But despite all the illness-related stress out there, 82 percent of people in our poll say a doctor, nurse or therapist didn’t talk to them about the need to reduce stress for the sake of their health.
Even among those with current high levels of stress, most say health care providers didn’t discuss the dangers.
“The reality in the health-care system is we don’t ask,” says , a Boston health-care consultant who, with her colleagues, has analyzed the responses of millions of health plan members asked about life stresses.
Drane urges health-care providers to ask patients about stress. But she says most respond that they don’t have the time or the resources to help patients address the causes.
“I’ve had doctors full-on laugh at me when I talk about this,” Drane says. “At the same time they will acknowledge, ‘I know these things are true, and I know these things are why real people are not taking good care of themselves and why they’re sicker.’ “
Drane thinks health plans and health-care providers eventually will integrate stress management into routine care. She and her colleagues have found that patients suffering from toxic stress cost the system a lot more.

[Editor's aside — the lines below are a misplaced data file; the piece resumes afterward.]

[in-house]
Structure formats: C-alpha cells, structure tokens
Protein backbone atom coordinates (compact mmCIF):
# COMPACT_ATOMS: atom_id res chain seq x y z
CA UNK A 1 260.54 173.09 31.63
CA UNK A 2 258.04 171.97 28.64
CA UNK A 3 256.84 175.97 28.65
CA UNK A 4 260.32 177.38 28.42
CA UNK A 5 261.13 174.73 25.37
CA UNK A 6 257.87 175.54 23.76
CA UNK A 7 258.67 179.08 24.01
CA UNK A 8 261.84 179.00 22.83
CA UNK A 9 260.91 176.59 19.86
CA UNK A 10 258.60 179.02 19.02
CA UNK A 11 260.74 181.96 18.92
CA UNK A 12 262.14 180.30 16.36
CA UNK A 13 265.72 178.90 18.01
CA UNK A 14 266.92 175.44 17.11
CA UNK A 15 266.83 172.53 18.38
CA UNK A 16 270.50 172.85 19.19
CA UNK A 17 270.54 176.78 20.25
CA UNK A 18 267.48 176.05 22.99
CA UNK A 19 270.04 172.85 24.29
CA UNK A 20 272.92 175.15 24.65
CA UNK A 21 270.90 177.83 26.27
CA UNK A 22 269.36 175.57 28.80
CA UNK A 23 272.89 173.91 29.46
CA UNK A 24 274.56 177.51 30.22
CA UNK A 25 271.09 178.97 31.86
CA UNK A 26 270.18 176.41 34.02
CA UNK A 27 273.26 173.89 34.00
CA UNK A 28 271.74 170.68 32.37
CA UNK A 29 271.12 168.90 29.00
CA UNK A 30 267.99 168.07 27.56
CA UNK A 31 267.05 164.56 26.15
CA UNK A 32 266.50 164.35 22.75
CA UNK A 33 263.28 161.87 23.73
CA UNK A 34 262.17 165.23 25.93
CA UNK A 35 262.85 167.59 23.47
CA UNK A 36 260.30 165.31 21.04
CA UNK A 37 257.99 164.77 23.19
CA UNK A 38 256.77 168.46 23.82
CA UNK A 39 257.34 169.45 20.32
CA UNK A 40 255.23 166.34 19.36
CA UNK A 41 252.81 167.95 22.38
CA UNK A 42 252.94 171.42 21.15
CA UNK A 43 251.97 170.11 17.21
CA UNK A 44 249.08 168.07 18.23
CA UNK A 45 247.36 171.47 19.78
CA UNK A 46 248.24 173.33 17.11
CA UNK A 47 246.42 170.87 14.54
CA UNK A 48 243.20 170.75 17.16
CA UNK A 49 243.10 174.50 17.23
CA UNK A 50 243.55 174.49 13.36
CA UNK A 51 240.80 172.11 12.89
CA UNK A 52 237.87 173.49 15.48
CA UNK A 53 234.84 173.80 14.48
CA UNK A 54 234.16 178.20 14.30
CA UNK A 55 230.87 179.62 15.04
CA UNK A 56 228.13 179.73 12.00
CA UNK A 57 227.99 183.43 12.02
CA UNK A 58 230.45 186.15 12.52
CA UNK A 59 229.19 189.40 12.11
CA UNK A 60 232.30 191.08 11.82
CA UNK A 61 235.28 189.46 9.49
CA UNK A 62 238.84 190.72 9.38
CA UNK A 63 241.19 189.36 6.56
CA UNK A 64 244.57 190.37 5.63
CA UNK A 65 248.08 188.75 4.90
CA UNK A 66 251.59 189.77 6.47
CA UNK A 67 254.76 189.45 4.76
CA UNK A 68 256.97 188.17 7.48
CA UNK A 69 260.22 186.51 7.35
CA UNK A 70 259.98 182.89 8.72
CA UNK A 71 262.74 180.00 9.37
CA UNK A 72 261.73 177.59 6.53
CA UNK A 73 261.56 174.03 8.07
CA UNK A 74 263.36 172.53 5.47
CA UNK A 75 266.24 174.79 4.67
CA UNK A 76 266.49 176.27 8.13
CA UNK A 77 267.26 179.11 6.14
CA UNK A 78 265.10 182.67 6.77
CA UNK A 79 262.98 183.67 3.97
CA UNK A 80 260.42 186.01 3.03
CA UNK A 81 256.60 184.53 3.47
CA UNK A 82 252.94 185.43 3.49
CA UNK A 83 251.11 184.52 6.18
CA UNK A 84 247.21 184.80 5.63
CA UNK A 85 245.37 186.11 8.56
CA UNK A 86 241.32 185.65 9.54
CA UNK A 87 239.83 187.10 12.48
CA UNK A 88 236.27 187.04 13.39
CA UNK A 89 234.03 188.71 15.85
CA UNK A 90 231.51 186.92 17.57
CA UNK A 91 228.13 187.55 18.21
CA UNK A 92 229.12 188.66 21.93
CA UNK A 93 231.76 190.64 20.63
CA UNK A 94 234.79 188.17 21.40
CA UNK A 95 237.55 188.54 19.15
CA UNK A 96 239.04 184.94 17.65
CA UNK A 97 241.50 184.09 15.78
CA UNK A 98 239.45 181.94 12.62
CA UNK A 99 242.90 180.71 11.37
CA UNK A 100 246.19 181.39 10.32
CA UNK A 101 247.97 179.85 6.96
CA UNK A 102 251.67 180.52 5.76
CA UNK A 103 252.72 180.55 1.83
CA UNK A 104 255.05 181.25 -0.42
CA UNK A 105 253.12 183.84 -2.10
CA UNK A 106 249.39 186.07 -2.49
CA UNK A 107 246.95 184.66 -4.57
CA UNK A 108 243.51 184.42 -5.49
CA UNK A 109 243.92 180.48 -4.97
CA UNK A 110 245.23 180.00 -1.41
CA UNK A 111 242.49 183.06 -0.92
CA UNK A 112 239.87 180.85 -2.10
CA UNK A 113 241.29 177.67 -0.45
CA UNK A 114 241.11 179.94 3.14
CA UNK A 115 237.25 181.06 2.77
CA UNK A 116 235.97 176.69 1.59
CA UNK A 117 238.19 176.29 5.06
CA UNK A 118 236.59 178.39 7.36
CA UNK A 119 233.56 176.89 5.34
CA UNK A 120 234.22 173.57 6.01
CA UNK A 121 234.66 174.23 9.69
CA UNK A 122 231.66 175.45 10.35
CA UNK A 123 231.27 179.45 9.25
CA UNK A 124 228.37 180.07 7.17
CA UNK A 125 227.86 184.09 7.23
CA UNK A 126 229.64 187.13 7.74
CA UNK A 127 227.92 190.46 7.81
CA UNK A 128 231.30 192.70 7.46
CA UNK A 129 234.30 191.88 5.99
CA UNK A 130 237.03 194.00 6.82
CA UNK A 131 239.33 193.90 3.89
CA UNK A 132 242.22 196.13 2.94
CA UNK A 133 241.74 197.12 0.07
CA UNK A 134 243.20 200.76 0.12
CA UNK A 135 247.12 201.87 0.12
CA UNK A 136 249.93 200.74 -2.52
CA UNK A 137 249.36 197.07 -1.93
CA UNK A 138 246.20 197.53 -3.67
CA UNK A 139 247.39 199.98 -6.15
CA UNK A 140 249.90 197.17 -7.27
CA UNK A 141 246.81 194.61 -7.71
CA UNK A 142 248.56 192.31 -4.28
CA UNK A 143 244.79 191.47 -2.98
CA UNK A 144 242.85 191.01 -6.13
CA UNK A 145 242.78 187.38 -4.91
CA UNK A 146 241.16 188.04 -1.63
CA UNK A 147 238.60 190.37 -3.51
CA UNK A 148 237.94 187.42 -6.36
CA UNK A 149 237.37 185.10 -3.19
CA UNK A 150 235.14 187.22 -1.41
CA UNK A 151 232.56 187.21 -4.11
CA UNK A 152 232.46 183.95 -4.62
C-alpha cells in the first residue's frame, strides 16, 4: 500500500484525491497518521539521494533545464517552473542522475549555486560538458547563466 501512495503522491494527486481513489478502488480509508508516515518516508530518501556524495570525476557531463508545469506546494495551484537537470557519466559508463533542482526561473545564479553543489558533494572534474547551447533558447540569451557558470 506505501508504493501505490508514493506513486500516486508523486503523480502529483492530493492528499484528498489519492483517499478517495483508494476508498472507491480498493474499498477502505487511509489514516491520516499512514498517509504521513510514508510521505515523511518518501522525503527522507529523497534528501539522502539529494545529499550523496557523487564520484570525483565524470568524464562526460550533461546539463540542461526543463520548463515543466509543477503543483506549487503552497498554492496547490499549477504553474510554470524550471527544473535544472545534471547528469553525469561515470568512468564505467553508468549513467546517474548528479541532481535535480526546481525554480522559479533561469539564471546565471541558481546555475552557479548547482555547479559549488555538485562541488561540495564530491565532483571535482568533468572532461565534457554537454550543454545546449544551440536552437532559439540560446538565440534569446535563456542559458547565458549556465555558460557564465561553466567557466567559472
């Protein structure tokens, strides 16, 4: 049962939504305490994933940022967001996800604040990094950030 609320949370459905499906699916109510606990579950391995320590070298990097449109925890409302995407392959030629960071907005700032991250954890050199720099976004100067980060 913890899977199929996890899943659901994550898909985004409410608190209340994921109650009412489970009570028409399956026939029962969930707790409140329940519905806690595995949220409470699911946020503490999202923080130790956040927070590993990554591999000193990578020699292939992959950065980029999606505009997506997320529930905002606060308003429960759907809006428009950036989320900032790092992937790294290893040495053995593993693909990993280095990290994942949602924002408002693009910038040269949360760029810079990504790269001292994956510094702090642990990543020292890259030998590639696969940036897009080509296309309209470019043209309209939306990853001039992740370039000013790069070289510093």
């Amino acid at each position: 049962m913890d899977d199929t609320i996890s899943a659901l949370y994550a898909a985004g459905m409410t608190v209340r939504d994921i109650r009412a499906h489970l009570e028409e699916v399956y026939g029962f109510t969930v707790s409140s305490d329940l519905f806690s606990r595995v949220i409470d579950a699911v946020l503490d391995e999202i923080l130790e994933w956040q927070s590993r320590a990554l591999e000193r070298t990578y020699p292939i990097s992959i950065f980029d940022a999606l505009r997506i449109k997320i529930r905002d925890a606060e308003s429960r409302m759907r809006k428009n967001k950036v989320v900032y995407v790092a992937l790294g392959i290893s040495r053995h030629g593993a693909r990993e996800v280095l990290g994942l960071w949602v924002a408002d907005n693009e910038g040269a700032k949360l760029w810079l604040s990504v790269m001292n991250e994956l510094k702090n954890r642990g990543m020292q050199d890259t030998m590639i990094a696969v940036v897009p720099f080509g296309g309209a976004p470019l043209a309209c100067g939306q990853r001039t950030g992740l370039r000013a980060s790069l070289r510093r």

“People who were experiencing these life challenges in the end were costing five times as much,” Drane says. “They were 2.6 times as likely to have diabetes, 2.9 times as likely to have back pain. They were 5 times as likely to be having mental health issues.”
Meanwhile, Staci Moritz and her husband — who’s now working part time and, remarkably, riding his bicycle again — have gotten a divorce. She continues to help meet some of his needs, but says she needs to turn over much of the task to professionals.
“I have to go on living,” she says. “I’ve done everything I can at this point. And I did it mostly alone.”
It’s for her own health, she says, and for the good of her boys, who are now 6, 8 and 11.